War showed that even joint French and German efforts could not unite
Europe but rather divided it, as many new members were unwilling
to get drawn into a conflict with the US. So proponents of a joint
foreign policy were frustrated.
On the other hand, Europe needs to become less bureaucratic and
more competitive in order to keep up with globalization. As this
affects especially the enormous agricultural subsidies that make
up almost half the EU budget, France especially is dead set against
it. Some want the EU to become a fortress to protect overly generous
welfare systems and rigid labor markets, while others see this as
a recipe for disaster. This is the big debate, and it sank the EU
constitution that failed to satisfy either camp. It also became
a victim of the tendencies of politicians to blame every painful
reform on Brussels, when they themselves had made the decisions
but were unwilling to be honest with the electorate. National populism
thus is at the heart of Europe’s problems. That we now added
a budget row is extremely troubling for the future of the EU.
Germany is even more in a rut and needs to reform. An ageing population
makes our pay-as-you-go social security system unsustainable, and
we need to move towards a capital-based approach. Our labor market
is far too rigid to respond to a changing economy and to absorb
a growing number of immigrants. Growth is stagnant, unemployment
Our social-democratic-green government failed to address these
issues before coming to power, unlike the Democrats under Clinton
or Labor under Tony Blair. As a result, they first pursued the status
quo, even adding some socialist laws, then changing course under
the pressure of the crisis and moving towards social security reform
and labor market deregulation – too little, too late. Hence
proponents of reform were not satisfied, while their core constituency
was aghast and furious, feeling betrayed. As a result, we might
get a new party on the left at the expense of the Social Democrats.
What now? It is clear to most economic analysts that the country
urgently needs liberal reforms to open labor markets, move towards
capital-based social security, inject competition in the health
sector, reform education by emphasizing quality and radically reform
the tax system.
At present, the Christian Democrats (CDU) and the Liberals, who
want to govern in a coalition, looked poised to win. Here the role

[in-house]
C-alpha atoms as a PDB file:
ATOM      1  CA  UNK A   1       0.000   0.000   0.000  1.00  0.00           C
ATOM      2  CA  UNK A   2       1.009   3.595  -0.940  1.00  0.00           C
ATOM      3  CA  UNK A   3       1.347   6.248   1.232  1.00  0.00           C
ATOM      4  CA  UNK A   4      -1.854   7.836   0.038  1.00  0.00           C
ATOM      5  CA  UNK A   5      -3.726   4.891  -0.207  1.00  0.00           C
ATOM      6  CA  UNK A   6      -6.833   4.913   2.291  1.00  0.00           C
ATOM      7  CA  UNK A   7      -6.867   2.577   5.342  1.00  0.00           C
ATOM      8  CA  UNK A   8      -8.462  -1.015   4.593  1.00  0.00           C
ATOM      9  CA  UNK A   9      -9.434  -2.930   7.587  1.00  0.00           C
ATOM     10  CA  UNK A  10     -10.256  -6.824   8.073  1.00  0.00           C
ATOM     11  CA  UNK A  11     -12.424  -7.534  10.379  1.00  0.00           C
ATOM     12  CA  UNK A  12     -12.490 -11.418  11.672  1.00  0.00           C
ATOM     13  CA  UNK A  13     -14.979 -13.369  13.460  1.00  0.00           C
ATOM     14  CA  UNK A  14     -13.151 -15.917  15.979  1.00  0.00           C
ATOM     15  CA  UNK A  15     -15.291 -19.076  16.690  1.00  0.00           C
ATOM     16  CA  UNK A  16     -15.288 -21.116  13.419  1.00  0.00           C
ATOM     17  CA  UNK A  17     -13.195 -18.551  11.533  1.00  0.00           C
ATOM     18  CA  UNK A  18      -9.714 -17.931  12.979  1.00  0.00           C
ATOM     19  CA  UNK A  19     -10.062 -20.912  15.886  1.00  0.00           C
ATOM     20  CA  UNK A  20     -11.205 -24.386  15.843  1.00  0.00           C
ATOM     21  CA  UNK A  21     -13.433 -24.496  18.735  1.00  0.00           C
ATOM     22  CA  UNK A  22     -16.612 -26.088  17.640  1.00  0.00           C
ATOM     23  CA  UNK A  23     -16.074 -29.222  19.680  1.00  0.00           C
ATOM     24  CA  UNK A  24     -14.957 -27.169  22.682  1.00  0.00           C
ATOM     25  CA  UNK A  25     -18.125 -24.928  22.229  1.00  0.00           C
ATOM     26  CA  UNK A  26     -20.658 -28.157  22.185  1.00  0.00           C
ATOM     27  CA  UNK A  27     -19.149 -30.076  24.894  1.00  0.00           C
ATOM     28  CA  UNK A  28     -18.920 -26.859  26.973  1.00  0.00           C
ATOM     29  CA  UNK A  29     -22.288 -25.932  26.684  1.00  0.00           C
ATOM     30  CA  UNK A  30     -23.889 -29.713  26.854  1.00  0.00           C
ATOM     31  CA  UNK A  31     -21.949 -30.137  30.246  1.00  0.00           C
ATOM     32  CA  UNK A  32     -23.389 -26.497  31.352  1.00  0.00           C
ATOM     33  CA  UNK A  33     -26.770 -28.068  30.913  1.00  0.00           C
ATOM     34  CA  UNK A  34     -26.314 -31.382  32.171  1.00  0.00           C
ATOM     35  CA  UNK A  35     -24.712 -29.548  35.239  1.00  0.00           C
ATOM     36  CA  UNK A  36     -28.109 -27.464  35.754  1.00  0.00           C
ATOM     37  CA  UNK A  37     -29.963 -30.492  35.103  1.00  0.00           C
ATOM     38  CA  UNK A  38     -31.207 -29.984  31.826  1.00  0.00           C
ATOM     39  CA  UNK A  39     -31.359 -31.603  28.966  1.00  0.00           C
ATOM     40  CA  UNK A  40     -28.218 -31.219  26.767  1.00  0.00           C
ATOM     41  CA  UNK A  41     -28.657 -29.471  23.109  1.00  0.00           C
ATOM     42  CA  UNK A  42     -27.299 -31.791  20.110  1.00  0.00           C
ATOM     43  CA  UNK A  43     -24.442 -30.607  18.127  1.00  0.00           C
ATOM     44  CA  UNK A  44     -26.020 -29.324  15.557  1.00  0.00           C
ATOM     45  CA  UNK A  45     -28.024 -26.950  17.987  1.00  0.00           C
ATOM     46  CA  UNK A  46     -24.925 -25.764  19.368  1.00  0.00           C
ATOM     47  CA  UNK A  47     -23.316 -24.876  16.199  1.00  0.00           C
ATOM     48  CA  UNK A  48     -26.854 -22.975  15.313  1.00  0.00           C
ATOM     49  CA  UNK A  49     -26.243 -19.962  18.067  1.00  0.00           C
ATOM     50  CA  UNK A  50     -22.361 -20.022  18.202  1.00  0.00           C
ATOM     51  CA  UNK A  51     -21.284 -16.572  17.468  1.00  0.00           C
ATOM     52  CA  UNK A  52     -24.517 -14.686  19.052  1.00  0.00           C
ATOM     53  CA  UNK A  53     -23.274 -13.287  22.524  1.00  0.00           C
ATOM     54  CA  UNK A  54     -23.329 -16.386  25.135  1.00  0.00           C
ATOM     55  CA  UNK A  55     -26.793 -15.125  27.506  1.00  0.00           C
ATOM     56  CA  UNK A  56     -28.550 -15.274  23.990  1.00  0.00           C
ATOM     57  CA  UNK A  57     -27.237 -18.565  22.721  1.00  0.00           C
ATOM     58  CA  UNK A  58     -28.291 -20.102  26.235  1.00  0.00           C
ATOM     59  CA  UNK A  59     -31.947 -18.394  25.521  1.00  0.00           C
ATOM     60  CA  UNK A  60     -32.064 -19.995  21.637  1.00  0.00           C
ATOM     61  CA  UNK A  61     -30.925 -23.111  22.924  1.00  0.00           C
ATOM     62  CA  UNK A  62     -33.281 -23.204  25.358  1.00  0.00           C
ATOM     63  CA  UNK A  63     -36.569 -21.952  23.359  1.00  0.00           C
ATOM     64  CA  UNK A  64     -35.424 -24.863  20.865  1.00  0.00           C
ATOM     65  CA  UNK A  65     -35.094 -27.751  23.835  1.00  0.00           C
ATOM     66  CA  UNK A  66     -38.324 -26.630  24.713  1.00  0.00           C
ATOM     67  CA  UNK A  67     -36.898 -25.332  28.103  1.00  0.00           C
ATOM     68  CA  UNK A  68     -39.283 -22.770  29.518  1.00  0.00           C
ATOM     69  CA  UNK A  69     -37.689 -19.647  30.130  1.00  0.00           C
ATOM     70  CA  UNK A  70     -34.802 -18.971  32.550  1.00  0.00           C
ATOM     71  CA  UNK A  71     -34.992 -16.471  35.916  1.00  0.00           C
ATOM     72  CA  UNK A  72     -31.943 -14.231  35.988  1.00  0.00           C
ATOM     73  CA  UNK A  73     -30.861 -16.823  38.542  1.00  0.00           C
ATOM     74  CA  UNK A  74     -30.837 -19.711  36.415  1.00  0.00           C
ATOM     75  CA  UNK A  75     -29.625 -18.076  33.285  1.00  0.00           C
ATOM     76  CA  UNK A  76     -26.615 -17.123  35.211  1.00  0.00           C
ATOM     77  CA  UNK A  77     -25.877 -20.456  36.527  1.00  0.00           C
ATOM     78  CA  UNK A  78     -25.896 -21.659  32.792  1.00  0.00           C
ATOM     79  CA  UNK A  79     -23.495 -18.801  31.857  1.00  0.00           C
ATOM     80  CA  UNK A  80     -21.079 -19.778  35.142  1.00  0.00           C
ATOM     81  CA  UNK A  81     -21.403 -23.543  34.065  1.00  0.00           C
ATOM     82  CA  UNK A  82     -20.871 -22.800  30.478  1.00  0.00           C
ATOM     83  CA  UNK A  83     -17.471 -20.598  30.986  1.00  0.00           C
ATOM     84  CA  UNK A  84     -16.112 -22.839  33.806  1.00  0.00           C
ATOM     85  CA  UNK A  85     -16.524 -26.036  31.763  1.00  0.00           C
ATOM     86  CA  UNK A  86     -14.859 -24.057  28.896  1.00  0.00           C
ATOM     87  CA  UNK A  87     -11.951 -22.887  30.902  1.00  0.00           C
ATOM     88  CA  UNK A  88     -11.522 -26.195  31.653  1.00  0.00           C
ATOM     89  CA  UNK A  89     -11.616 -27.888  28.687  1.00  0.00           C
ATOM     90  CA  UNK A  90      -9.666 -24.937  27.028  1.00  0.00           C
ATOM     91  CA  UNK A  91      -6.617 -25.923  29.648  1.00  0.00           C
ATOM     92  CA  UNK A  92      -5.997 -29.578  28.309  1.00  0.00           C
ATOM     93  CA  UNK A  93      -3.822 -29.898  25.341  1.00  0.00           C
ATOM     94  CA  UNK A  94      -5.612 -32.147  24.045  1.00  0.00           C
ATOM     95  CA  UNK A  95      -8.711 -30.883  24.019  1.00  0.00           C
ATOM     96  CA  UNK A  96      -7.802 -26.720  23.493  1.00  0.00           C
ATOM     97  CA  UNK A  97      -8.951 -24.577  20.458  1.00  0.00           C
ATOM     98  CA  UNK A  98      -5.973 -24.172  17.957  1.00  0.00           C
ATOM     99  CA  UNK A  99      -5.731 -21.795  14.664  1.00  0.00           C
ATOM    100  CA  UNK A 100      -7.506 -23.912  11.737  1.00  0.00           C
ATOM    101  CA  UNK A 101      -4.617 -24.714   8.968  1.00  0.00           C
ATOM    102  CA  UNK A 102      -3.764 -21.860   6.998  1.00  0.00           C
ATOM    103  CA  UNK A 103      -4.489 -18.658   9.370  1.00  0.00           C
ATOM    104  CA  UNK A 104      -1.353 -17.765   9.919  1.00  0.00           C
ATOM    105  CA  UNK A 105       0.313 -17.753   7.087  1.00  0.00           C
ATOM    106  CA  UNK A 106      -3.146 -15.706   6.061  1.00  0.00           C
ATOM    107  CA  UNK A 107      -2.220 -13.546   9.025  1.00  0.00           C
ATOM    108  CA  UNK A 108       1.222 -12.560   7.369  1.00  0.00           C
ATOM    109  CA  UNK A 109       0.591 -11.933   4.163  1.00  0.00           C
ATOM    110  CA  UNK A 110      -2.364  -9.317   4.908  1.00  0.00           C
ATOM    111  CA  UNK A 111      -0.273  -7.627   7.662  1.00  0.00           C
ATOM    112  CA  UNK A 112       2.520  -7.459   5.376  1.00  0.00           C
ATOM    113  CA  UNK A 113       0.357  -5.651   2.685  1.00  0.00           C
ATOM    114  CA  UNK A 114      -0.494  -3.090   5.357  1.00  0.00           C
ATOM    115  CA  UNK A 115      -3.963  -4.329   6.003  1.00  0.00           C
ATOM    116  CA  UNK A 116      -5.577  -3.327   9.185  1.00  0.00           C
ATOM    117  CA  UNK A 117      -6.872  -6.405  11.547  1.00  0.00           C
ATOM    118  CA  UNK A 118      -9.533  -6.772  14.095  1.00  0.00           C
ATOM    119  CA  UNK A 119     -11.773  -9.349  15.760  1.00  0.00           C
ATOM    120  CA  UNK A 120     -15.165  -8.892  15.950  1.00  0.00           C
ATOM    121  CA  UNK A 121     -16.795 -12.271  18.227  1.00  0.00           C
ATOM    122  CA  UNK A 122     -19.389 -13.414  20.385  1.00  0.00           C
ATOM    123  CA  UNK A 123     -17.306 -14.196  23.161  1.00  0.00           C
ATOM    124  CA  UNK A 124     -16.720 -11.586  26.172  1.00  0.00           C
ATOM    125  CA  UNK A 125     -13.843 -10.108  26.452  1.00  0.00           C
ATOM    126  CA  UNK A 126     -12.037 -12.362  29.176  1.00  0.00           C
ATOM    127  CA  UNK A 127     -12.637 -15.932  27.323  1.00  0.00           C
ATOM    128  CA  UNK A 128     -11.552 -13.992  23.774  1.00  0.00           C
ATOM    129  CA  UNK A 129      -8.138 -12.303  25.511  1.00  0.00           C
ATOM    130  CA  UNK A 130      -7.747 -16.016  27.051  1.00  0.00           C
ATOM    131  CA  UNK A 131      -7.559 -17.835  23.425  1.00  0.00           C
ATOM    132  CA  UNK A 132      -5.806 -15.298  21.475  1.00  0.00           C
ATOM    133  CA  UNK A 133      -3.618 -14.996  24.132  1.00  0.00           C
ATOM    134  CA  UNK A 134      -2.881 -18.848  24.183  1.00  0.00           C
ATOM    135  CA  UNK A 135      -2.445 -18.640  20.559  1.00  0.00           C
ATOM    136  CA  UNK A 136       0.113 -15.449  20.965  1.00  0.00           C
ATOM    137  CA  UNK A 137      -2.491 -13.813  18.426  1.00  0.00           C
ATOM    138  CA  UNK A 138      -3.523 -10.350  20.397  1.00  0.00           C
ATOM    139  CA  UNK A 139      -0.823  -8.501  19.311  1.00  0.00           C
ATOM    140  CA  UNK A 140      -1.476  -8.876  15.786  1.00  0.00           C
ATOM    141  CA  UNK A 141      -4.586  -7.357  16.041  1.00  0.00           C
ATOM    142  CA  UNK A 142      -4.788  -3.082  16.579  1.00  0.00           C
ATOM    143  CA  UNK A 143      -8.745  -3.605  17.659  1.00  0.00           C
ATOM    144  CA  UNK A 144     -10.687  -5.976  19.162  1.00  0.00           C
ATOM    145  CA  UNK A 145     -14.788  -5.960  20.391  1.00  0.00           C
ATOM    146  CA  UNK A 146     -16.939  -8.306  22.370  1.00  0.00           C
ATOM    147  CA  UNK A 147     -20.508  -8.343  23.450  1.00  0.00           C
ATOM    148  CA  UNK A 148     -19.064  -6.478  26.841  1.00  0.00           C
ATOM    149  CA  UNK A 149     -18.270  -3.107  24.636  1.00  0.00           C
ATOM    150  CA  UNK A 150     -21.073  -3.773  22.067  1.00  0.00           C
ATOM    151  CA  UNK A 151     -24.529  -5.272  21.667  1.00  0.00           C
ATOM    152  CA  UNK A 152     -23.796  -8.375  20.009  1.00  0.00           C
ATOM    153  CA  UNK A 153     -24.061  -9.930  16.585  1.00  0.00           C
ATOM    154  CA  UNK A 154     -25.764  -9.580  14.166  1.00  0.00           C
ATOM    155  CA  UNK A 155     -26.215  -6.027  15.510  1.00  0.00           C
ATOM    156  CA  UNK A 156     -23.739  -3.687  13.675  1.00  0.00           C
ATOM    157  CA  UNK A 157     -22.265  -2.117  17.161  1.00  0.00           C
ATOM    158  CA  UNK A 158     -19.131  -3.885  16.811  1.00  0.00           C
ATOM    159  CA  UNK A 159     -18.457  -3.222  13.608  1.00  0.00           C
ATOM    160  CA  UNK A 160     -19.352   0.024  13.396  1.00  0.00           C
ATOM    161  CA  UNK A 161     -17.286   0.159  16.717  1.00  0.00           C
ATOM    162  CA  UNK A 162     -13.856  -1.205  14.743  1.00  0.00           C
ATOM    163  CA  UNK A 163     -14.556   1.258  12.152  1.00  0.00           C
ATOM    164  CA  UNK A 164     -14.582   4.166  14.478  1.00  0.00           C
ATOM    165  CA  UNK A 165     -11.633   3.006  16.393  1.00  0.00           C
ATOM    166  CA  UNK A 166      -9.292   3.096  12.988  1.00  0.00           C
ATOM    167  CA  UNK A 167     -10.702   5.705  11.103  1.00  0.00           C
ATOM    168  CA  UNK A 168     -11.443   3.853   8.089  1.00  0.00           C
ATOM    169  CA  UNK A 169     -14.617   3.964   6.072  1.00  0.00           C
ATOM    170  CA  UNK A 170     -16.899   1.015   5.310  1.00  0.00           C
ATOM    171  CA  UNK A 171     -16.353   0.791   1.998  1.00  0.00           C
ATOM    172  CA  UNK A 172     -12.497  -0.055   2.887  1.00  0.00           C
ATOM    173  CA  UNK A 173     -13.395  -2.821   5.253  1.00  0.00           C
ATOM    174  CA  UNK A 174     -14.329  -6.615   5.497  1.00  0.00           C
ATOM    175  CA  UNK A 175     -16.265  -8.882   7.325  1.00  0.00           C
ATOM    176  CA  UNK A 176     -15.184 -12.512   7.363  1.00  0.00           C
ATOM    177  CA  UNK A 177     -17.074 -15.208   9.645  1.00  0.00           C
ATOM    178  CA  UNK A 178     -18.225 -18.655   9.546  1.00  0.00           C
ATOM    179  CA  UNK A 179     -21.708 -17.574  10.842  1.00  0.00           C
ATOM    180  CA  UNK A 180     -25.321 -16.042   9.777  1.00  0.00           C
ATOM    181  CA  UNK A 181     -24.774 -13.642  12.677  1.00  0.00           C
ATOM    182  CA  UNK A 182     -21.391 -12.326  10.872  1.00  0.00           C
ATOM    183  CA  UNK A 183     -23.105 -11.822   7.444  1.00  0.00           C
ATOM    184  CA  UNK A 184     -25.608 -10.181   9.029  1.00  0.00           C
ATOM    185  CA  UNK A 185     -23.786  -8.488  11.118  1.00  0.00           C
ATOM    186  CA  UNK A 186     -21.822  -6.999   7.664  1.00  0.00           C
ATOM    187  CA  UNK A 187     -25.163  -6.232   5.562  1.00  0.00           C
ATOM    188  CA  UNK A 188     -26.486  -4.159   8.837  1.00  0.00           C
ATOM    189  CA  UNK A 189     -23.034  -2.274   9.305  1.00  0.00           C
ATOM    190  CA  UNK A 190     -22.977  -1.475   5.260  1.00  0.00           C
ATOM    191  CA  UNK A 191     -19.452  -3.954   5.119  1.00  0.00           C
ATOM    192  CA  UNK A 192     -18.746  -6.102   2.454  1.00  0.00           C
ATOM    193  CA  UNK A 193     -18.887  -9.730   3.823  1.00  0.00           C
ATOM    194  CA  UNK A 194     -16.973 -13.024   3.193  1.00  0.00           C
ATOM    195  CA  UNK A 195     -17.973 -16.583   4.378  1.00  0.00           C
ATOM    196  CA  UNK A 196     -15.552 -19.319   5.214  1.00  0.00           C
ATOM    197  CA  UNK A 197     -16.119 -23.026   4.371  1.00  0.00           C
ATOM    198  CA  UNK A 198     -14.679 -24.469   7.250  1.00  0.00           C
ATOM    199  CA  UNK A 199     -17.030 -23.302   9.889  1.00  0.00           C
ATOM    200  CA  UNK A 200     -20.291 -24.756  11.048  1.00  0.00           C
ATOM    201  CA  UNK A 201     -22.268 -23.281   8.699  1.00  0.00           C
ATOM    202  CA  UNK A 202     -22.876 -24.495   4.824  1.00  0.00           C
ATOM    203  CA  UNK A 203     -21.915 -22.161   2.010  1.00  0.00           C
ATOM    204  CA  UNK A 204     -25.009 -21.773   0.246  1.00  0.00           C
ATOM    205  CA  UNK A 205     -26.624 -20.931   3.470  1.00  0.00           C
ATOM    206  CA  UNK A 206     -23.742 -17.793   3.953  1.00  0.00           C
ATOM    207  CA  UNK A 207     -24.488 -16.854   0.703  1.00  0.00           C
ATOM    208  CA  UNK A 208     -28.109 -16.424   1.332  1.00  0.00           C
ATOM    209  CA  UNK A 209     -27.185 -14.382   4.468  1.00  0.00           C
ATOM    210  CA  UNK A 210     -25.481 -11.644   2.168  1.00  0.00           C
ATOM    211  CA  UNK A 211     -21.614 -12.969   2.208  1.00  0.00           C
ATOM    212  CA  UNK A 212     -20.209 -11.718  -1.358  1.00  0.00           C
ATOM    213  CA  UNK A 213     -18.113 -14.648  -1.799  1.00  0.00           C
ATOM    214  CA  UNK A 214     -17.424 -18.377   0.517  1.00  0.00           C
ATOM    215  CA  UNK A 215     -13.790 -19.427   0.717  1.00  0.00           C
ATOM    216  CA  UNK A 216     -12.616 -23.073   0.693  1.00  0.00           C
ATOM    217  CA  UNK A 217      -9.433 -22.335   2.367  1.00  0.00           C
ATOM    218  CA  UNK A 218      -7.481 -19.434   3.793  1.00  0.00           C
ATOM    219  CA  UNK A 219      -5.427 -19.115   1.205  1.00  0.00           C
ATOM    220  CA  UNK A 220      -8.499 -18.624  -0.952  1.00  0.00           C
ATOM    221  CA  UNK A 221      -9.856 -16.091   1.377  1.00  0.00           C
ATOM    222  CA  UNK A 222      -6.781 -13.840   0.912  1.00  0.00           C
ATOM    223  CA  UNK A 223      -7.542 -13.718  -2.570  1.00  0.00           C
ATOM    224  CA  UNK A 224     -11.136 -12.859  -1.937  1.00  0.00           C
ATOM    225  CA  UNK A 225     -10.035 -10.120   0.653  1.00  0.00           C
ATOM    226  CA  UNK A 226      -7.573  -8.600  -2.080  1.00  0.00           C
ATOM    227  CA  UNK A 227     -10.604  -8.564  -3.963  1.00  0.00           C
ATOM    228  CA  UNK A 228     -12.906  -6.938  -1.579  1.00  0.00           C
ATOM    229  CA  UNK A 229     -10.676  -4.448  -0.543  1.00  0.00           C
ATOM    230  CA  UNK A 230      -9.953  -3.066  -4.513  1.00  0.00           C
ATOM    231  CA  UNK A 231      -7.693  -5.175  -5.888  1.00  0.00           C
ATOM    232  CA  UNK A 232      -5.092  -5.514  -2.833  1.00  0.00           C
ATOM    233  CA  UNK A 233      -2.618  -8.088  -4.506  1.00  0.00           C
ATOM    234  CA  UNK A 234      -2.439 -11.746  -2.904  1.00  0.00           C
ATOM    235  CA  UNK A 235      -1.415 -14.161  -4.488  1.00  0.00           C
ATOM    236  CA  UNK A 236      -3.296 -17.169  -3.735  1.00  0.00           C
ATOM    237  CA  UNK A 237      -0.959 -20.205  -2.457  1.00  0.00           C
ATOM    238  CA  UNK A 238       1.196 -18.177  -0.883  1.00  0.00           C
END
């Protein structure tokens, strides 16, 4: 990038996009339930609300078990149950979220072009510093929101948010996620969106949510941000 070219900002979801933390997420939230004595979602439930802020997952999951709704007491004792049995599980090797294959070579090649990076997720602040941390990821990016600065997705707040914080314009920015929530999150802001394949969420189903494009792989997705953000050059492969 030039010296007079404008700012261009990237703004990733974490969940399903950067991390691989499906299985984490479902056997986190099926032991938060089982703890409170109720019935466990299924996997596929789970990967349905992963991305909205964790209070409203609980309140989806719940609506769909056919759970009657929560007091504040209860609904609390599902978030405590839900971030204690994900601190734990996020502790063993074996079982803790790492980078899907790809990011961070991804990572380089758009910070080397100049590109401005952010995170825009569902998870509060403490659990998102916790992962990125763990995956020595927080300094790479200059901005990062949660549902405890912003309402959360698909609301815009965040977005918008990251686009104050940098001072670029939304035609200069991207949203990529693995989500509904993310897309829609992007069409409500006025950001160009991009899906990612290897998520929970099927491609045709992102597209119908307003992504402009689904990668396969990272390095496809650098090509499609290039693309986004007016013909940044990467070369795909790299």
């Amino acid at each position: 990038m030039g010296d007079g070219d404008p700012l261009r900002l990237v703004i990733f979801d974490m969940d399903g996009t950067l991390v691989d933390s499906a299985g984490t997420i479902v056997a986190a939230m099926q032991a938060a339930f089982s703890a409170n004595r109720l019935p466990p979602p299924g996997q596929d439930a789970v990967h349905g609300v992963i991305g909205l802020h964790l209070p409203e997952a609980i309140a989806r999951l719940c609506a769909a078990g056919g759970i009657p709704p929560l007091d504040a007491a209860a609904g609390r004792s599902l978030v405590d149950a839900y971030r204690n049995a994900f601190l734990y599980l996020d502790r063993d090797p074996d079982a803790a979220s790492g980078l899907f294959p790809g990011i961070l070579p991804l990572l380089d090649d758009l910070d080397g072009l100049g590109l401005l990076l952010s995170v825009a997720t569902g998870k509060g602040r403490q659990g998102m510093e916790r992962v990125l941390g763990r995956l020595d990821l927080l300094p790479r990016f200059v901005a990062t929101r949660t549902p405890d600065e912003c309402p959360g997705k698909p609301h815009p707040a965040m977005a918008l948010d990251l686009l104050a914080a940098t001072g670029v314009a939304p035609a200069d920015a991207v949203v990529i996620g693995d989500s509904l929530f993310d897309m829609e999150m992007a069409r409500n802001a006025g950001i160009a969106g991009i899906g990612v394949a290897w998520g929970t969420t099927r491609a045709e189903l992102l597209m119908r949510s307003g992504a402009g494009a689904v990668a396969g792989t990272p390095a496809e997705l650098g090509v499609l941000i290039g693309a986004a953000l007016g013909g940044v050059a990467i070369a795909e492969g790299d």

of the Free Democratic Party (FDP), the Liberals, will be crucial.
It has used the time in opposition to draw up a comprehensive and
radical program much praised by experts. A vote for the Liberals
is thus a vote for reform.
CDU is led by Angela Merkel, the first woman aspiring to the chancellorship.
She has been consistently underrated, but moved to the top with
a mixture of cunning and determination. She grew up in East Germany
and has kept a strong dislike for socialism and an instinctive preference
for individual freedom. She is also tech-savvy, uses texting to
clandestinely steer discussions. She has been able to outmaneuver
all her opponents. She will want a strong FDP to discipline the
men in her own party.
This also has implications for Europe. A stagnant Germany is a
drag on Europe; a vibrant one will help Europe immensely. Within
the EU, a new government will dramatically change the balance of
power. Already, the Liberals and the Christian Democrats have sided
with Tony Blair to demand reform of agricultural subsidies. Thus,
a change in Germany might help push Europe into a more liberal,
less statist direction – and that might help people to relate
to Europe again. That’s important for the EU as well as the
WTO, where agriculture is a persistent stumbling bloc for more trade
liberalization. The EU farm policies harm developing countries in
many ways. Reforming these is thus in all of our interests. In a
recent speech, Sen. Franklin Drilon issued a clear call to rich
nations the other day: “Give us trade, not aid!”
We liberals fully agree with that. It is an issue that binds us
together. As you can see, we have come full circle again to our
starting point of globalization and our joint stake in it.